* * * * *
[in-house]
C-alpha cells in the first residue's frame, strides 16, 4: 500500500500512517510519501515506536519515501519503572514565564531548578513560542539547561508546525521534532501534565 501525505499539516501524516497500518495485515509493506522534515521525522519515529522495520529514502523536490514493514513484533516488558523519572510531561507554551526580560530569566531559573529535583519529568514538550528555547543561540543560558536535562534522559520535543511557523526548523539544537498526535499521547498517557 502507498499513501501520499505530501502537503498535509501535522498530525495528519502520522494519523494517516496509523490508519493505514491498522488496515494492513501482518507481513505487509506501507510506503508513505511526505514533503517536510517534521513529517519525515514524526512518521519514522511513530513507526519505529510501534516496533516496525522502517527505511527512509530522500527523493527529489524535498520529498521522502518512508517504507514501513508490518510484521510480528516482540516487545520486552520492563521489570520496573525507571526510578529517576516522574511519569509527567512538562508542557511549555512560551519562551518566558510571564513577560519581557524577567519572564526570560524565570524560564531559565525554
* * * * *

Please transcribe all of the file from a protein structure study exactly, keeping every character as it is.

[in-house]
C-alpha cells in the first residue's frame, strides 16, 4: 500500500500512517510519501515506536519515501519503572514565564531548578513560542539547561508546525521534532501534565 501525505499539516501524516497500518495485515509493506522534515521525522519515529522495520529514502523536490514493514513484533516488558523519572510531561507554551526580560530569566531559573529535583519529568514538550528555547543561540543560558536535562534522559520535543511557523526548523539544537498526535499521547498517557 502507498499513501501520499505530501502537503498535509501535522498530525495528519502520522494519523494517516496509523490508519493505514491498522488496515494492513501482518507481513505487509506501507510506503508513505511526505514533503517536510517534521513529517519525515514524526512518521519514522511513530513507526519505529510501534516496533516496525522502517527505511527512509530522500527523493527529489524535498520529498521522502518512508517504507514501513508490518510484521510480528516482540516487545520486552520492563521489570520496573525507571526510578529517576516522574511519569509527567512538562508542557511549555512560551519562551518566558510571564513577560519581557524577567519572564526570560524565570524560564531559565525554